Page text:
The Risk of a Normalized Abenomics

Politics Economy

Following the July 8 assassination of former Prime Minister Abe Shinzō, such issues as the suitability of a state funeral and the relationship between politics and religion have been widely discussed. But there is a need at this time to objectively examine the political ambitions that animated Abe.

The Politicization of Macroeconomic Management

Constitutional reform, the strengthening of Japan-US security arrangements, foreign diplomacy spanning the globe, and Abenomics can be cited as the four pillars of the political ambitions that animated former Prime Minister Abe Shinzō.

While each of these pillars is worthy of thorough examination, Abenomics stands out for the way politicians intervened to set the direction of macroeconomic policies—a task that was once left to technocrats. Such politicization has continued in the two administrations following Abe, those of Suga Yoshihide and Kishida Fumio.

Unlike the fields of foreign diplomacy and national security, which are determined by political concerns, macroeconomic policy requires highly specialized knowledge. For this reason, opinion is divided about Abenomics in Japan, and fierce debate continues to this day. While maintaining that a full evaluation of Abenomics must await the normalization of monetary policy from its current easing of a “different dimension,” there is still value in examining the history and achievements of Abenomics to date.

Weaker Yen and Higher Share Prices

Abenomics consisted of three policy arrows: bold monetary easing, flexible fiscal policies, and growth strategies that stimulate private-sector investment. In announcing these three policy arrows, Abe was really only interested in the first. He believed that bold quantitative easing would achieve higher prices and strong economic growth.

This dependence on a single policy measure worried the Ministry of Finance, which sought to persuade Abe and Minister of Finance Asō Tarō to adopt a three-pronged approach that included fiscal policies and growth strategies, an approach that MOF had long favored. While Abe reluctantly accepted MOF’s suggestion, he persisted in his own views, gained the support of Bank of Japan Governor Kuroda Haruhiko, and saw the BOJ launch monetary easing described as being of a “different dimension.”

In short, the core of Abenomics consisted of bold monetary easing driven by politics. In Abe’s mind, the other two policy arrows were mere add-ons.

Monetary easing of a different dimension, launched with the support of the prime minister, did have initial successes. The yen weakened from 78 to the US dollar before the start of the Abe administration to the 100 level in about five months, and stock prices jumped from an average level of ¥8,600 to ¥15,000. In the autumn of the first year of his new policy package, Abe declared confidently, “Buy my Abenomics.”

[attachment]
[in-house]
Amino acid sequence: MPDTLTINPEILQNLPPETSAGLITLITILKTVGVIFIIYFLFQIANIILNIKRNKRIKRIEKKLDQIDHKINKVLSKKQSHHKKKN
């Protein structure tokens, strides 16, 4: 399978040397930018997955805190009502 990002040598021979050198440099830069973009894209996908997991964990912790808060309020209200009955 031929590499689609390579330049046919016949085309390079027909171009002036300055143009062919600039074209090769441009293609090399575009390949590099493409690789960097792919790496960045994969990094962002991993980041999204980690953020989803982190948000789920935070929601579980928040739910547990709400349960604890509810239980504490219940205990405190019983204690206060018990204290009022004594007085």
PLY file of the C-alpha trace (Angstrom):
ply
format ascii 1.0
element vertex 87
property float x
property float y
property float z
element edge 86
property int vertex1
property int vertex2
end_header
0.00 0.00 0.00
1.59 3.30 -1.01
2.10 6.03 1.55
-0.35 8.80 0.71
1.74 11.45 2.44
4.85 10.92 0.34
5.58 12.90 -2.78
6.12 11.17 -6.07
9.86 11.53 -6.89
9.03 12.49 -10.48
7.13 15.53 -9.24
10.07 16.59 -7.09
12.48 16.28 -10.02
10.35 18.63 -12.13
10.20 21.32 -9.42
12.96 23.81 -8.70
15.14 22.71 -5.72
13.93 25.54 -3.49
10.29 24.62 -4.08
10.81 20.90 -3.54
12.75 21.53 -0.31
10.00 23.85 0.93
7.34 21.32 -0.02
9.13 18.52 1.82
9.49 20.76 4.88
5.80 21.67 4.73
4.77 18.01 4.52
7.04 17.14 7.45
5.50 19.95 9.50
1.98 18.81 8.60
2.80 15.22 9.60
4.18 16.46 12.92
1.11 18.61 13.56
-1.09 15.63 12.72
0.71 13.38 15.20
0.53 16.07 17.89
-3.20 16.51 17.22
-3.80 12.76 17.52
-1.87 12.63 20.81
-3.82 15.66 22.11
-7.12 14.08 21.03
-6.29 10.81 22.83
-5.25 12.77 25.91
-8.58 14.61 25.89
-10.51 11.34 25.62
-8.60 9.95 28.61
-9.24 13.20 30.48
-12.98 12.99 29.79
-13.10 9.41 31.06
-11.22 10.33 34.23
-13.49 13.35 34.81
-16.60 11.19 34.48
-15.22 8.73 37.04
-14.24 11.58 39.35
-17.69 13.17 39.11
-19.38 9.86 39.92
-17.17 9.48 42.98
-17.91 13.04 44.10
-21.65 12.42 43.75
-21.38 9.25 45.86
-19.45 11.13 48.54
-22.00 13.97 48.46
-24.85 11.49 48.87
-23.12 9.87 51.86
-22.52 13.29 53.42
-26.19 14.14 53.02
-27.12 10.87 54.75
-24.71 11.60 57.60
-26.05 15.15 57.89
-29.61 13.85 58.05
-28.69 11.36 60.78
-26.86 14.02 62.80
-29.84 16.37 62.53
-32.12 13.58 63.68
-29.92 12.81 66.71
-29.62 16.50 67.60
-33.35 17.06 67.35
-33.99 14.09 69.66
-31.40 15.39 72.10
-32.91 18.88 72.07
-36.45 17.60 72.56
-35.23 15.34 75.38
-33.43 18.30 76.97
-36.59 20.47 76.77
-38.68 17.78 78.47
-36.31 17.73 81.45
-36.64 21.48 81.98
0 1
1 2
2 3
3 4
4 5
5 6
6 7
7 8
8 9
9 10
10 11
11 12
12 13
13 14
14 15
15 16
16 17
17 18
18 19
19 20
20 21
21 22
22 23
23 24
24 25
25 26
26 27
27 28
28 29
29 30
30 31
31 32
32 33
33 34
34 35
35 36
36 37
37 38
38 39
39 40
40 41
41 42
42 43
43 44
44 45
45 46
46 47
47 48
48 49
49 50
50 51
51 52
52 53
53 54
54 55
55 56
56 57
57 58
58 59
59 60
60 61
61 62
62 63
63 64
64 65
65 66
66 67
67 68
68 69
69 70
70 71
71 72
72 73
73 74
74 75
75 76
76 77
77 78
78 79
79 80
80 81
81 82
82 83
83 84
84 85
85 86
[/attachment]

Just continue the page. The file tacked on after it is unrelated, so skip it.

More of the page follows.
However, despite BOJ Governor Kuroda stating his intent to achieve an annual increase of 2% in the consumer price index in about two years, this target proved difficult to reach. Becoming impatient, the BOJ then implemented a second round of QE in the autumn of 2014 and a negative interest rate policy in February 2016. The 2% inflation target, however, seemed ever more out of reach. Then in September 2016, to compensate for the deficiencies of the negative interest rate policy, the BOJ launched a yield curve control policy where both the short-term and long-term interest rates are controlled. 

While this complex policy system was then nominally revised to respond to the COVID-19 pandemic, its basic framework continues unchanged to this day.

Efforts Shift to Fiscal Stimulus

Prime Minister Abe surprised the BOJ in the spring of 2018 when he indicated that he would not insist on a date for achieving the 2% target when reappointing Governor Kuroda. Abe reasoned that it was not politically desirable to maintain a target that is never achieved. From around this time, he quickly lost interest in the inflation rate, and his attention shifted to fiscal policies, the second arrow of Abenomics.

Abe’s enthusiasm for fiscal expenditures only strengthened with the COVID-19 pandemic. Lavish spending programs were announced in succession, as represented by a ¥100,000 payment made to all residents of Japan. Ministry of Finance officials advocating sound public finances were placed at a distance, and Japan’s finances, already the worst among advanced economies, worsened further.

Despite these developments, the Abe administration remained in power, which the Cabinet Office attributed to success in raising the consumption tax twice and the recovery of tax revenues through Abenomics. The real lever here, though, was the power of the BOJ’s yield curve control policy.